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Is there a way to detect whether two EXE's (compiled from VS.Net 2008 for C++/MFC) do not have any code-level changes between them i.e. for purposes of knowing that there have been no statement changes.

This is for compliance purposes when my vendor ships me an exe, ostensibly with no changes made to the code since the last time we tested it.

Is there a tool to check that this is so?

Cheers

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If you have the code and tested it, why not compile it yourself? Why would they even send you another exe without more testable code? –  Karl Apr 9 '10 at 3:56
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@Karl: I see nothing in the question that implies that the asker has the source. Anyway, for large, componentized applications, it's not necessarily unusual for a new version to contain components that were rebuilt with no code changes. –  bk1e Apr 9 '10 at 4:23

7 Answers 7

You could use a dissembler to disassemble the executable back into assembly and compare with a normal text diff tool.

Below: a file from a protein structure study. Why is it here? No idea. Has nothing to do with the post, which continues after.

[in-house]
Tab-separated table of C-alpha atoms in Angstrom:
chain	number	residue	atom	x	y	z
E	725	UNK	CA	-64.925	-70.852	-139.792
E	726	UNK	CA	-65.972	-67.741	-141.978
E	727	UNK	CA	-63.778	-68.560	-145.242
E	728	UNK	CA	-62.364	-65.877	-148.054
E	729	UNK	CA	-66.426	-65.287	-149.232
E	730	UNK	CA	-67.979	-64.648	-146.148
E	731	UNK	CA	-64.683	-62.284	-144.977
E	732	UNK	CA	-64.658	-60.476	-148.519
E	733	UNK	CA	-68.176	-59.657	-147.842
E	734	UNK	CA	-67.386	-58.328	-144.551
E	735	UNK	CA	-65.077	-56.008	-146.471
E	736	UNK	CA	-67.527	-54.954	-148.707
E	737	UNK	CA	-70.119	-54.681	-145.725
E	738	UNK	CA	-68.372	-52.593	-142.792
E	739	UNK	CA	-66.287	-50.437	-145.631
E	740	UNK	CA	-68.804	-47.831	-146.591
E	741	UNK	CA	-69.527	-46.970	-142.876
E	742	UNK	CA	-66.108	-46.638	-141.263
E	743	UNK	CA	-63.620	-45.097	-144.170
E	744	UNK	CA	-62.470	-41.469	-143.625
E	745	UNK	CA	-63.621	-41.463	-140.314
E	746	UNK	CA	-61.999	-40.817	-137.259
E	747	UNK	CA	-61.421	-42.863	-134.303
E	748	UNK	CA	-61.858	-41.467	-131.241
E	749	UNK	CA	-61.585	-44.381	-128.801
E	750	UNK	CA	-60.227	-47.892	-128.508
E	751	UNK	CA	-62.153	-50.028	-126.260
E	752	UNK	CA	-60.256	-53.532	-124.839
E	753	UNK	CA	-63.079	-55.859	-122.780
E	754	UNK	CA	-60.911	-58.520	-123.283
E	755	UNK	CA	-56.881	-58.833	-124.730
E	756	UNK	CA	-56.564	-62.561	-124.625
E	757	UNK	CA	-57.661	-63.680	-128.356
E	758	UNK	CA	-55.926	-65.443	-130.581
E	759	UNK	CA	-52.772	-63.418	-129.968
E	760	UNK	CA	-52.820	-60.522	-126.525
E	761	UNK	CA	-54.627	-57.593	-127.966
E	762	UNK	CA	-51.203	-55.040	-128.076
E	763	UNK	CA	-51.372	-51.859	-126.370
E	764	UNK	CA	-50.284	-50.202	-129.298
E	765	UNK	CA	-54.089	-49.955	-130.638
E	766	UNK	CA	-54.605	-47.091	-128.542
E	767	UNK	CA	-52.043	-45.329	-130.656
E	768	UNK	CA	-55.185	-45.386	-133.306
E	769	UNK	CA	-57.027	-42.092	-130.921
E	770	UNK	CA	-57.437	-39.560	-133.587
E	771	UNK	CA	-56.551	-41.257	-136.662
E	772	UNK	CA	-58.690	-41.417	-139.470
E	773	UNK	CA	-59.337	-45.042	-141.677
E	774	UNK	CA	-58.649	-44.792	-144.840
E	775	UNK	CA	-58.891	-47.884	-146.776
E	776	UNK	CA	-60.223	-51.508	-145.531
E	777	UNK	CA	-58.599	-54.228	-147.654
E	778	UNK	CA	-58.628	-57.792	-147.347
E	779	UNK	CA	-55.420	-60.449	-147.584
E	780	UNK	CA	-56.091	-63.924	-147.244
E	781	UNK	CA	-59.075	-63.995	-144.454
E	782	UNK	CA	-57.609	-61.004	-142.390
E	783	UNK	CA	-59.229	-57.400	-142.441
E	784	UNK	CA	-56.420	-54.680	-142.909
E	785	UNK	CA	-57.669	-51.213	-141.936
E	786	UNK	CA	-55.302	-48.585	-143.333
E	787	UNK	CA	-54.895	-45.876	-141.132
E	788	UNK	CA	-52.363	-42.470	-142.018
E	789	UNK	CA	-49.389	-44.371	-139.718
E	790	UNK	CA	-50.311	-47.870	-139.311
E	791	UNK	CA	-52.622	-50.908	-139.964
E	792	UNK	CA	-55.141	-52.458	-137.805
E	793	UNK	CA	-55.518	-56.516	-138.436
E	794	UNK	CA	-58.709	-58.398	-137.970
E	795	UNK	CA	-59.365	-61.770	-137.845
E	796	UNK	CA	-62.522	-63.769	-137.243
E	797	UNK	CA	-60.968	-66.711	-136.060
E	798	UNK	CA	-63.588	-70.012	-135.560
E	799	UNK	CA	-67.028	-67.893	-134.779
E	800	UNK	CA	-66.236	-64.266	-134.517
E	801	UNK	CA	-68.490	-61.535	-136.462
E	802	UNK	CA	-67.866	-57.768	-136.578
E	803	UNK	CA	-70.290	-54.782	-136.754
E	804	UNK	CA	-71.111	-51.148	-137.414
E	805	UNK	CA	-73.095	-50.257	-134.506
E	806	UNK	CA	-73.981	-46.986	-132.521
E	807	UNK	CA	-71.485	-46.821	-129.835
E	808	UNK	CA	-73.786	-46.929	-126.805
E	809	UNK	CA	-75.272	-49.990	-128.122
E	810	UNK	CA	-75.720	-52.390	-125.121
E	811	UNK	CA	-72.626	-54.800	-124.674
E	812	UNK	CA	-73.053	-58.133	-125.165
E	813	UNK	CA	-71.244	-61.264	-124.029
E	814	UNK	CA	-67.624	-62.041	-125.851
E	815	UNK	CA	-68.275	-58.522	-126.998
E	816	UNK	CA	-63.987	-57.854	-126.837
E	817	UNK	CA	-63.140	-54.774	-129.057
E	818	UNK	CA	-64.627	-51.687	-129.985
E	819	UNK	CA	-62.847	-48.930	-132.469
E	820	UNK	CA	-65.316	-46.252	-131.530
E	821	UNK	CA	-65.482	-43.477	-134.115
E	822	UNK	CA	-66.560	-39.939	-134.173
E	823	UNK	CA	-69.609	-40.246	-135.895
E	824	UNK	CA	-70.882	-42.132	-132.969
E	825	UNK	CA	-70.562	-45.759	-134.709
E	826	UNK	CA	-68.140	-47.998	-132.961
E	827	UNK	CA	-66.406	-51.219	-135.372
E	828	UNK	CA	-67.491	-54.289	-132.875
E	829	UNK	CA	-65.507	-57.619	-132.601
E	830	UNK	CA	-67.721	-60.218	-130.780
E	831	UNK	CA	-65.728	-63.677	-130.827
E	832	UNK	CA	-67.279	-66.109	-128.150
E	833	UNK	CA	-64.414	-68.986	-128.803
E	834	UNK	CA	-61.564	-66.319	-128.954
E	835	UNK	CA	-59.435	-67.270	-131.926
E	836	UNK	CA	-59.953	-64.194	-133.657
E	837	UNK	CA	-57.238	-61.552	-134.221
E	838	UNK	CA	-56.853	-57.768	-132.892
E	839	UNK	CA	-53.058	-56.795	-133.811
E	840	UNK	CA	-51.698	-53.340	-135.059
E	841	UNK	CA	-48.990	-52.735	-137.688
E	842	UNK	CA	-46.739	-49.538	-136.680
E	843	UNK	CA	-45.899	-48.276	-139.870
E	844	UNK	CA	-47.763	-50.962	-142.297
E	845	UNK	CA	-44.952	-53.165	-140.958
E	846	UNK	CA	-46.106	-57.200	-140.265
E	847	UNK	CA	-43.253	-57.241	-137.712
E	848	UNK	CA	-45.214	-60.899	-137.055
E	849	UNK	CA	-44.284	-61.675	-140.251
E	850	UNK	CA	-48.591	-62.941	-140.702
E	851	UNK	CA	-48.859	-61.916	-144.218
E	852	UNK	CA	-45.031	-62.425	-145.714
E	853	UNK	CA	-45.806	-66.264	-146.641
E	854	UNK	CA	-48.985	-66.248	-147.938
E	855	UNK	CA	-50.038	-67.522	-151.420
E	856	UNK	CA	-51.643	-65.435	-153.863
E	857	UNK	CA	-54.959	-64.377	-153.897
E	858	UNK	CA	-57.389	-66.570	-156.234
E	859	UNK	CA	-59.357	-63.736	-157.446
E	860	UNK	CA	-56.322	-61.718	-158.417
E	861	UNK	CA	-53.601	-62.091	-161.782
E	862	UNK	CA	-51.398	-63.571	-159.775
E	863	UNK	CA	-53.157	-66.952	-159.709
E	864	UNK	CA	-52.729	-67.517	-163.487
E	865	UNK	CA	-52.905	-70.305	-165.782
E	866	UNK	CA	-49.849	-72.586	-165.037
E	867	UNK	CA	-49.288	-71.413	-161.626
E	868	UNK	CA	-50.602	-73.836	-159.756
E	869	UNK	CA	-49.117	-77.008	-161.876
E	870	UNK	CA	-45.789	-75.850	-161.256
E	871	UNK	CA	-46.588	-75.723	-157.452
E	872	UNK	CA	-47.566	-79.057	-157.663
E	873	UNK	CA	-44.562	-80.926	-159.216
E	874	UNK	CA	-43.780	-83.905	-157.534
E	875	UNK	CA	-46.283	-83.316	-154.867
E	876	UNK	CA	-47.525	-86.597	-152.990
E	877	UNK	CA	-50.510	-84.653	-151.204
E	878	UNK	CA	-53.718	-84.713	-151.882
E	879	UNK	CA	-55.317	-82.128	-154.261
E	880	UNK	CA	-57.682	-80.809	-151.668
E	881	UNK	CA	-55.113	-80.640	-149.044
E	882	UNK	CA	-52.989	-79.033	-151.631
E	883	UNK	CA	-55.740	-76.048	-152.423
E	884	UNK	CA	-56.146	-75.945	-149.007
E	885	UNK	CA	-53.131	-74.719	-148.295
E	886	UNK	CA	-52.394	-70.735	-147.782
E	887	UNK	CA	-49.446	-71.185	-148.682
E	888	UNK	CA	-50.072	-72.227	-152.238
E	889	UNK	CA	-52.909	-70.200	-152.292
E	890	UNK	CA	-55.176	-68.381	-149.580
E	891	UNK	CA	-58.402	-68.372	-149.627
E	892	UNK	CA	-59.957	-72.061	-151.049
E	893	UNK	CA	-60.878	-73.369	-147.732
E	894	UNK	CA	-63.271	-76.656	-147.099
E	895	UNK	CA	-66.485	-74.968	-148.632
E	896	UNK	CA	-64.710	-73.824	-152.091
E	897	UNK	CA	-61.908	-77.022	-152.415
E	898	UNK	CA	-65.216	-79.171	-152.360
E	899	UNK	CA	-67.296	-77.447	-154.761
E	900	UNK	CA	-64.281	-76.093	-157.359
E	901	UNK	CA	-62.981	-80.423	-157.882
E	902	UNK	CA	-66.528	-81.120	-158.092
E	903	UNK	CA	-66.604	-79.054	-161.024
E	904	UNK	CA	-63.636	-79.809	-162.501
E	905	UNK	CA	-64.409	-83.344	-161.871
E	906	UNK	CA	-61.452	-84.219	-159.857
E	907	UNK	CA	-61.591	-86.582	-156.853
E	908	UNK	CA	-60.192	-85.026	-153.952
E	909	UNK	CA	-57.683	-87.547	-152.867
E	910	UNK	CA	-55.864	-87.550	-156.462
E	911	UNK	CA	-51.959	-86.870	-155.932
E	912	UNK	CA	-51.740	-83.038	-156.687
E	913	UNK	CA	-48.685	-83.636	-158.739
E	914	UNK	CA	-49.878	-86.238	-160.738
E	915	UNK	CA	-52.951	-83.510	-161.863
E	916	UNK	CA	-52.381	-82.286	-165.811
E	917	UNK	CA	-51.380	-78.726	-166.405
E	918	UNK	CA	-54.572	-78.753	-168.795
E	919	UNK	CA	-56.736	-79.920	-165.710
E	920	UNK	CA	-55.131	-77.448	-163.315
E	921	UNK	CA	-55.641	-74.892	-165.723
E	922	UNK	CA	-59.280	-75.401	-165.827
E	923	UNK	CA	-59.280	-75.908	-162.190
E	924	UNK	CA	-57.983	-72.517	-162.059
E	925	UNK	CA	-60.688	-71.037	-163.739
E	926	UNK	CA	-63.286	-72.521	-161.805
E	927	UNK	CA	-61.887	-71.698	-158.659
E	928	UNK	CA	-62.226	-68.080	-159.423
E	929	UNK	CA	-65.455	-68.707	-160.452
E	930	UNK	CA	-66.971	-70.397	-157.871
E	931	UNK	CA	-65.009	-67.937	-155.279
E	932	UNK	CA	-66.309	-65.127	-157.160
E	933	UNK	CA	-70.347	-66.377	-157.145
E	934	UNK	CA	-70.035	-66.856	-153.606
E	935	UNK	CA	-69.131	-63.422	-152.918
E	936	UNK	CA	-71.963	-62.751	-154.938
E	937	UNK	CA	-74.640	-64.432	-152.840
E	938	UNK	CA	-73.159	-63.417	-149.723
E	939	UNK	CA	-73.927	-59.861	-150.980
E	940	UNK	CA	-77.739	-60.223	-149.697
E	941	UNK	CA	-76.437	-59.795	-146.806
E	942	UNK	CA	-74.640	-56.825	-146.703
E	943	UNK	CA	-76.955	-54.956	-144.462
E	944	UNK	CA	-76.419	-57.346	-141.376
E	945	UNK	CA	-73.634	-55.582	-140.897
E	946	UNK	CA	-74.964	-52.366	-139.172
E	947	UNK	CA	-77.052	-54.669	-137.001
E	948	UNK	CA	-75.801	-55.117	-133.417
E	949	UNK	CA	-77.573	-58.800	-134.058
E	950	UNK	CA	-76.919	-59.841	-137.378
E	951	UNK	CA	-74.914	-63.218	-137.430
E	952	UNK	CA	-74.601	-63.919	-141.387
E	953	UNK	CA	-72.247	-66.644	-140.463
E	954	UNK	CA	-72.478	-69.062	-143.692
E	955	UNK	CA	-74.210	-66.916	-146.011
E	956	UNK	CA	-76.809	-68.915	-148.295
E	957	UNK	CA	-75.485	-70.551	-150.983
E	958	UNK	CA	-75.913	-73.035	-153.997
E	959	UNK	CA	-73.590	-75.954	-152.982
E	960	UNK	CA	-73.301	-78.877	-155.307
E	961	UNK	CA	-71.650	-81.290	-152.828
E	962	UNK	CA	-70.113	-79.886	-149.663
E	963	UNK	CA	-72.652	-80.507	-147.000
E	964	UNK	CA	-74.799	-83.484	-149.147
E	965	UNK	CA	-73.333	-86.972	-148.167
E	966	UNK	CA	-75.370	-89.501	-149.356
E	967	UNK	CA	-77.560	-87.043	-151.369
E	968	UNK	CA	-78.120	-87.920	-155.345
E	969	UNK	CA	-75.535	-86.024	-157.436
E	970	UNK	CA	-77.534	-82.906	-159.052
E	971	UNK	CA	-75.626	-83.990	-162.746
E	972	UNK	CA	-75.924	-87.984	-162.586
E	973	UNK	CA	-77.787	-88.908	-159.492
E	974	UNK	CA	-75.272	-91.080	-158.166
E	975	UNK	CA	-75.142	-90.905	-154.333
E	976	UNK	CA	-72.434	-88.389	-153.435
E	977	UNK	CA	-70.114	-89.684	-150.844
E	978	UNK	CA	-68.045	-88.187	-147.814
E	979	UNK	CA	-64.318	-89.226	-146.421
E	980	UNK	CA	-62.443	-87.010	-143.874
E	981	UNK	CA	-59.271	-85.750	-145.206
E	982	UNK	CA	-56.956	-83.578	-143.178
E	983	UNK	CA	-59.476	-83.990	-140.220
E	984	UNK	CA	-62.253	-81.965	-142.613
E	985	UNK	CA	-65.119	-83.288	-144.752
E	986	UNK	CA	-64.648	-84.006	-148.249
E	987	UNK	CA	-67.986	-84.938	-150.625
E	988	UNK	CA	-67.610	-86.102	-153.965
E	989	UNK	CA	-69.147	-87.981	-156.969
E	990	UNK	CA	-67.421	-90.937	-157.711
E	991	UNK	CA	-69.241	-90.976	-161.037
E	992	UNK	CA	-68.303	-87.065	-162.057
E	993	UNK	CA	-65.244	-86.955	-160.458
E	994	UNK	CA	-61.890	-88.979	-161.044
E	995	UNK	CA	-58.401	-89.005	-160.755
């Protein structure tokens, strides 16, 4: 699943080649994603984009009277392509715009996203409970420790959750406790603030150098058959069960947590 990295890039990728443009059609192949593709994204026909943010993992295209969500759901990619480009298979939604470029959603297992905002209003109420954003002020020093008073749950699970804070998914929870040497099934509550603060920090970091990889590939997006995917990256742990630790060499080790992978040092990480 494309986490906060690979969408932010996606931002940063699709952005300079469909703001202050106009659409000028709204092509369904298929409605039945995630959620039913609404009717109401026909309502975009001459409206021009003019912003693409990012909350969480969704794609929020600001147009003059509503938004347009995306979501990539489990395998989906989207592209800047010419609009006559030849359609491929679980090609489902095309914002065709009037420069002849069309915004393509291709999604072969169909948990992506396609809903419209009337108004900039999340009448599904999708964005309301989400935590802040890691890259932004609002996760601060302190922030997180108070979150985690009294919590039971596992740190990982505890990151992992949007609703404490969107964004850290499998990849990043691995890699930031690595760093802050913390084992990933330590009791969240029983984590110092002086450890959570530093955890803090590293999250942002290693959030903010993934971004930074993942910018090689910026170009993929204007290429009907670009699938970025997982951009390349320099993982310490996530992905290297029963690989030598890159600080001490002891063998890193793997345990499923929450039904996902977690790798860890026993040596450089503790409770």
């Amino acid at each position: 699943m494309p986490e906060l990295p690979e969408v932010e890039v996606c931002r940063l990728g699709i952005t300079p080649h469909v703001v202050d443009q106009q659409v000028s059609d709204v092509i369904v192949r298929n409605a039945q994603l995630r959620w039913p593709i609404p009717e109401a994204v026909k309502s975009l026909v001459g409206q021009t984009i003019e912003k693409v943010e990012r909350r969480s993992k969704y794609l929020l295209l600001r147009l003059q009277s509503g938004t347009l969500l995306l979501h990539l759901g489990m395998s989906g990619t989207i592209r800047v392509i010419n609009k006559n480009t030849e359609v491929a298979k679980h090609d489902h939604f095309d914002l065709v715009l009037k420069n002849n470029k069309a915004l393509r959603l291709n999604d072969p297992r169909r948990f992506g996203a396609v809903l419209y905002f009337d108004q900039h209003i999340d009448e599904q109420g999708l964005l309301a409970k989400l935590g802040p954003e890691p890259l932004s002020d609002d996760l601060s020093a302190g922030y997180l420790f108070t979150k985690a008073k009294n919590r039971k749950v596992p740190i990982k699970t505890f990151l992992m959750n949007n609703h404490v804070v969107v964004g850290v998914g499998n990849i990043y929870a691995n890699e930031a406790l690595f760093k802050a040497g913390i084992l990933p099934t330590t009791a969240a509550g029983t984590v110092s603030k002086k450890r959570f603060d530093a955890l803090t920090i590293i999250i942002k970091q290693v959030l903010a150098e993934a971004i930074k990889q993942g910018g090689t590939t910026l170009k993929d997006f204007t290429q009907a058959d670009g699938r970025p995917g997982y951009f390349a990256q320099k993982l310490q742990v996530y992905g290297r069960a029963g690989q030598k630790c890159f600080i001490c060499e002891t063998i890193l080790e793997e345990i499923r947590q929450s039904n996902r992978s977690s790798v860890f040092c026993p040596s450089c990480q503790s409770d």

But even that will not be 100% accurate. The compilation process is not lossless and much information is lost or irreversibly transformed when C++ code is compiled.

In particular, different compiler settings can generate vastly different machine code from exactly the same source. Different compilers and even different versions or service-pack/hotfix levels of the same compiler can produce vastly different machine code from the same source files.

The other question is, why are they even sending you the exe back "ostensibly with no changes made"? If that's the case, why don't you just use the one you had originally?

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+1 for if they can't justify an update, keep using the tested/certified version –  Ben Voigt Apr 9 '10 at 4:16
    
If the vendor of that EXE is Microsoft you cannot use disassembler according to EULA. –  Kirill V. Lyadvinsky Apr 9 '10 at 4:26
    
@Kirill: "for compliance purposes" suggests a legal obligation, which usually trumps contractual terms. A Microsoft EULA cannot force you to break the law. (IANAL so check with your local compliance expert) –  MSalters Apr 9 '10 at 7:34

Automate your testing so that the tests can be rerun quickly.

Even though this is a small statement to make, it is a big undertaking